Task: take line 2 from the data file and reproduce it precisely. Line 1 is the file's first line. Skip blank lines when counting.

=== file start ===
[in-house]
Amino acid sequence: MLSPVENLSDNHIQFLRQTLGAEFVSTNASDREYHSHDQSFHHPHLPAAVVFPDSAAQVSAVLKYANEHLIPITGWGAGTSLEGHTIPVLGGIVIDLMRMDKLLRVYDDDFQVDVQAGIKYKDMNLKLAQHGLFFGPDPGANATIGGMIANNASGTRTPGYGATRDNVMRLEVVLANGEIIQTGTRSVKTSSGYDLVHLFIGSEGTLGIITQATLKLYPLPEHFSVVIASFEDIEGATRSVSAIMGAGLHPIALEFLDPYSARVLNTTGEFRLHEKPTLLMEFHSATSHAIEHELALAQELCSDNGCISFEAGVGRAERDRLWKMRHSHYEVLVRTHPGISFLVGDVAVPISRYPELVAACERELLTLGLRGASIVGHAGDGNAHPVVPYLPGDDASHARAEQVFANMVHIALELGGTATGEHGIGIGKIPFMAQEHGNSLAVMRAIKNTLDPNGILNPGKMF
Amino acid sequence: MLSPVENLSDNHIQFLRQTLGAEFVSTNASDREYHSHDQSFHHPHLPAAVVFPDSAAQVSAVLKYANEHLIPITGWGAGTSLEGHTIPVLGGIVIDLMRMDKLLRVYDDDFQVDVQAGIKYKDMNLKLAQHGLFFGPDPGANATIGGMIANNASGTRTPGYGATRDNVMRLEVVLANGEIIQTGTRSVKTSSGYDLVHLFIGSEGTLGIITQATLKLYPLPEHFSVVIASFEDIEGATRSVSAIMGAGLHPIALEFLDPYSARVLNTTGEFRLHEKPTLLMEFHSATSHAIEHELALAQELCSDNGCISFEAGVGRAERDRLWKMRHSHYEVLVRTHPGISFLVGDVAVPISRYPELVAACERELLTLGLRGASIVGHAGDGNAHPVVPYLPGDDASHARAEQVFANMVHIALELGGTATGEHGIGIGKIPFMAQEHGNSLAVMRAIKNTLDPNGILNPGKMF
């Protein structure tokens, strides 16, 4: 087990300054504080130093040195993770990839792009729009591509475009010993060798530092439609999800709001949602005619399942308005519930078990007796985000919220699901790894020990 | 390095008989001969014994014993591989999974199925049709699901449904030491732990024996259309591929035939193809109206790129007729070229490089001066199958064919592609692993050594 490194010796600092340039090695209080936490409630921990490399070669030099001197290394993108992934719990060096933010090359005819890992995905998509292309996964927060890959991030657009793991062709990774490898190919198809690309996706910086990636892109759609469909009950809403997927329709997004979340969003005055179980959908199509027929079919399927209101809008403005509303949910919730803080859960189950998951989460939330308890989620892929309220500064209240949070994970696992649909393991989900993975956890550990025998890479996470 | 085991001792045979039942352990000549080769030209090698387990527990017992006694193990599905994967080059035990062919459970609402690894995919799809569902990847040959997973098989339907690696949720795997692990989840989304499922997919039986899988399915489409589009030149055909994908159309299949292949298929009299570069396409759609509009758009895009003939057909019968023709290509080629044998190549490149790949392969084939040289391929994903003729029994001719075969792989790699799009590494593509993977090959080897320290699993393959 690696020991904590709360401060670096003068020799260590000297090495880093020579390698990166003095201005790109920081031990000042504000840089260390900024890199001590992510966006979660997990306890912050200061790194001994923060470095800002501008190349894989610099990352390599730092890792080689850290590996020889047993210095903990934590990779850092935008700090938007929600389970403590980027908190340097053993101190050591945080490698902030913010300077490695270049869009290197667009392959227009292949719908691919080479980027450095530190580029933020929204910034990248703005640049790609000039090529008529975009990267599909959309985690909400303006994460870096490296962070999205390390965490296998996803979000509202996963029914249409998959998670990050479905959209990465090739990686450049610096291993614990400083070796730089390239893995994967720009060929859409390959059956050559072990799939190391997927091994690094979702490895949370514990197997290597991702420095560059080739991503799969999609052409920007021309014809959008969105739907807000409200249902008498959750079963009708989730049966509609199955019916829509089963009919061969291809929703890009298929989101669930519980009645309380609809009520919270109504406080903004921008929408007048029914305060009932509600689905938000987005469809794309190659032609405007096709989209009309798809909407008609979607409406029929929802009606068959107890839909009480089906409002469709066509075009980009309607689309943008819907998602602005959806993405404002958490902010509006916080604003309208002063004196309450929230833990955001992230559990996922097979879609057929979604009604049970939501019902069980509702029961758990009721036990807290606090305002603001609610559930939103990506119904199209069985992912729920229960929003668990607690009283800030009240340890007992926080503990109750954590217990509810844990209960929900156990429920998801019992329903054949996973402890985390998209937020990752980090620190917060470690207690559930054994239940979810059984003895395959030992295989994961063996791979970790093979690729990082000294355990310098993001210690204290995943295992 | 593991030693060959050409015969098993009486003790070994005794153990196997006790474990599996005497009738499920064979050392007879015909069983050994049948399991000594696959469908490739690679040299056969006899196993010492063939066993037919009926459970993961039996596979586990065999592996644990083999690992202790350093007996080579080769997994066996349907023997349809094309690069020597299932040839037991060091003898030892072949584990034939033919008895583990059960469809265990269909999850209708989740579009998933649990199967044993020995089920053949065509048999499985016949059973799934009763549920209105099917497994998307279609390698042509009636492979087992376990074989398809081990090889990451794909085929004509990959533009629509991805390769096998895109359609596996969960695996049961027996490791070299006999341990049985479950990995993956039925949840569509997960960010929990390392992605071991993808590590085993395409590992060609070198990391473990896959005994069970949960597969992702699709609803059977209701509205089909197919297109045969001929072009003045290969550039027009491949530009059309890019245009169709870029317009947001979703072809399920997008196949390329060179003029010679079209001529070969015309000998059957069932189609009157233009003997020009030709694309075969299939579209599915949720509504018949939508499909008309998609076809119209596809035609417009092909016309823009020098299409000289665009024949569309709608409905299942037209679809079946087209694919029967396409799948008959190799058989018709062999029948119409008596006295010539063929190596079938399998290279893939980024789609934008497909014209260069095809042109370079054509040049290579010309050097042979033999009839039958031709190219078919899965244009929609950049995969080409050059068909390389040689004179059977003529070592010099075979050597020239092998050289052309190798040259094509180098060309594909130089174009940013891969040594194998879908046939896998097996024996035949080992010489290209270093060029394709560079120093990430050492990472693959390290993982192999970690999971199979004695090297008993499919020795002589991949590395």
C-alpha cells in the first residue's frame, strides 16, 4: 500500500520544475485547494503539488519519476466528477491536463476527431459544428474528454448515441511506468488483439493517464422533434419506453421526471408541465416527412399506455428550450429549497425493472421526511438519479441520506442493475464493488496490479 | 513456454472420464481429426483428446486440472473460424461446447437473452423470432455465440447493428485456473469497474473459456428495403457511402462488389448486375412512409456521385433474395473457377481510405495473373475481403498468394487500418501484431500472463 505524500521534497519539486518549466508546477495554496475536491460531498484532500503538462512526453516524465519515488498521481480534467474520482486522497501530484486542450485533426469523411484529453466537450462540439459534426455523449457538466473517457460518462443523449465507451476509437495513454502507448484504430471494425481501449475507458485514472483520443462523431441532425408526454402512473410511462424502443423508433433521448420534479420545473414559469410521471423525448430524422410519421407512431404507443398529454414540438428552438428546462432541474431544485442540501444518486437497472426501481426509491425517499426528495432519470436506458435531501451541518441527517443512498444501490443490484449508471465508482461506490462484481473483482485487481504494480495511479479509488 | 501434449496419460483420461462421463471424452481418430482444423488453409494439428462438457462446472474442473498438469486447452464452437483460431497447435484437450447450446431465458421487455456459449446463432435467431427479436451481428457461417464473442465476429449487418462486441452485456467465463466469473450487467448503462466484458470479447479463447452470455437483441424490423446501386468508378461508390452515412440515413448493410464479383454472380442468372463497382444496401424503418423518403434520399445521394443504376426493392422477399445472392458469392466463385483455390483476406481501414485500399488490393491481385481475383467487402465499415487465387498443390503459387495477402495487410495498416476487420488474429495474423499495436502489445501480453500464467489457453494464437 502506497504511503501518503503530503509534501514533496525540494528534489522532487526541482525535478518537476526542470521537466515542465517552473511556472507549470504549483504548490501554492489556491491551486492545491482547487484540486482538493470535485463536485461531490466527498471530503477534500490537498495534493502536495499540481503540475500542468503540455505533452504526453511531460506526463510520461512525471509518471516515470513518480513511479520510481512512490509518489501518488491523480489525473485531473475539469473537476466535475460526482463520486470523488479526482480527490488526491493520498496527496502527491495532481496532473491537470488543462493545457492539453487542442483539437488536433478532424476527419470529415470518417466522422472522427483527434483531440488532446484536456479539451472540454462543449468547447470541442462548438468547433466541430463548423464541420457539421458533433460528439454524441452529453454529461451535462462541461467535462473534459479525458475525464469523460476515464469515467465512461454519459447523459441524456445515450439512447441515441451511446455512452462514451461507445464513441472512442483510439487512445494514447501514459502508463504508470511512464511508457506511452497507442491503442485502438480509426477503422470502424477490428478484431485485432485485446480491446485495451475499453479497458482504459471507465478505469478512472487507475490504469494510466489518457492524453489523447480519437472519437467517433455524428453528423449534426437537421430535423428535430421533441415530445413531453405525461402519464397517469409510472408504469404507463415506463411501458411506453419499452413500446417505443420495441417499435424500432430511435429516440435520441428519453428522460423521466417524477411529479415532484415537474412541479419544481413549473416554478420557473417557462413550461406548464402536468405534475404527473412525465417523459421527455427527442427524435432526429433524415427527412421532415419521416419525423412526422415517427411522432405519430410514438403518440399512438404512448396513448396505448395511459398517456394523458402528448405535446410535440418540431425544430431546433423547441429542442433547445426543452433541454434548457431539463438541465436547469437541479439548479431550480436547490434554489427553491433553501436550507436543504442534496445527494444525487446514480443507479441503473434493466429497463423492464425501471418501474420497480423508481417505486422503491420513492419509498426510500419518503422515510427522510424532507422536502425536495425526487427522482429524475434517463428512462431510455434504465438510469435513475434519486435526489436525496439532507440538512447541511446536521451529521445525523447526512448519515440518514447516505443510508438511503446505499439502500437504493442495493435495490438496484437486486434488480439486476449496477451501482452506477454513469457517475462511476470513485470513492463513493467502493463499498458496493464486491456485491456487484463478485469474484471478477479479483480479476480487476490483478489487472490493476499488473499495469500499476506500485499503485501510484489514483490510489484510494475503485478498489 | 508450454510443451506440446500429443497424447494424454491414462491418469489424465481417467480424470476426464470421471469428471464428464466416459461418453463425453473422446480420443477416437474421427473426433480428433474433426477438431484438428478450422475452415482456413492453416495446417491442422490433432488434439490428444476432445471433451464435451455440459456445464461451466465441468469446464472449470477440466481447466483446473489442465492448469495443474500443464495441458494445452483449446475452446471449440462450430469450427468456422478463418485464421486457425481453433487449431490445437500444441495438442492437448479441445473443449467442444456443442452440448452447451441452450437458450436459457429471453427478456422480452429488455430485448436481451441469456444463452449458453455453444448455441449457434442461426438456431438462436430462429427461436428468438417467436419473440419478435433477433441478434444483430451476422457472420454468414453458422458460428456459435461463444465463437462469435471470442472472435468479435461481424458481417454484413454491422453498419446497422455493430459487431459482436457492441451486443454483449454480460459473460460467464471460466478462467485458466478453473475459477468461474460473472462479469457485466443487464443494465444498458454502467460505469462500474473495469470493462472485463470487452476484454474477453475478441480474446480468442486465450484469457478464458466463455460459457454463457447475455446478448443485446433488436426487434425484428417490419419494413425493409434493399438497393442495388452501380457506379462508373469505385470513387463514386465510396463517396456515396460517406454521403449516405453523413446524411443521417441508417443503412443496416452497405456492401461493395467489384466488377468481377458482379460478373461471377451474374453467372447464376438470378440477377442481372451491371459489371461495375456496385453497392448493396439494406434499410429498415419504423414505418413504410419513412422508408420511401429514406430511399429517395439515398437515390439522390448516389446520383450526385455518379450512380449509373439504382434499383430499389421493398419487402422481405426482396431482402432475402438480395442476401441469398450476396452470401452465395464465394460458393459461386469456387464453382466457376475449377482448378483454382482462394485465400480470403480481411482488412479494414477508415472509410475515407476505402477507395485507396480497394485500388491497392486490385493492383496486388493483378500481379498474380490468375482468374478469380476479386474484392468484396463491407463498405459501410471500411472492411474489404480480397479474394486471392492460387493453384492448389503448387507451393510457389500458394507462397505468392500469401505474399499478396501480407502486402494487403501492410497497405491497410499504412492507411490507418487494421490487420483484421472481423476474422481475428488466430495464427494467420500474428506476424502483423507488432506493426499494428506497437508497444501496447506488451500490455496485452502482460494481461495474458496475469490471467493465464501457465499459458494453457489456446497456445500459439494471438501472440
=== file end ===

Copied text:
Amino acid sequence: MLSPVENLSDNHIQFLRQTLGAEFVSTNASDREYHSHDQSFHHPHLPAAVVFPDSAAQVSAVLKYANEHLIPITGWGAGTSLEGHTIPVLGGIVIDLMRMDKLLRVYDDDFQVDVQAGIKYKDMNLKLAQHGLFFGPDPGANATIGGMIANNASGTRTPGYGATRDNVMRLEVVLANGEIIQTGTRSVKTSSGYDLVHLFIGSEGTLGIITQATLKLYPLPEHFSVVIASFEDIEGATRSVSAIMGAGLHPIALEFLDPYSARVLNTTGEFRLHEKPTLLMEFHSATSHAIEHELALAQELCSDNGCISFEAGVGRAERDRLWKMRHSHYEVLVRTHPGISFLVGDVAVPISRYPELVAACERELLTLGLRGASIVGHAGDGNAHPVVPYLPGDDASHARAEQVFANMVHIALELGGTATGEHGIGIGKIPFMAQEHGNSLAVMRAIKNTLDPNGILNPGKMF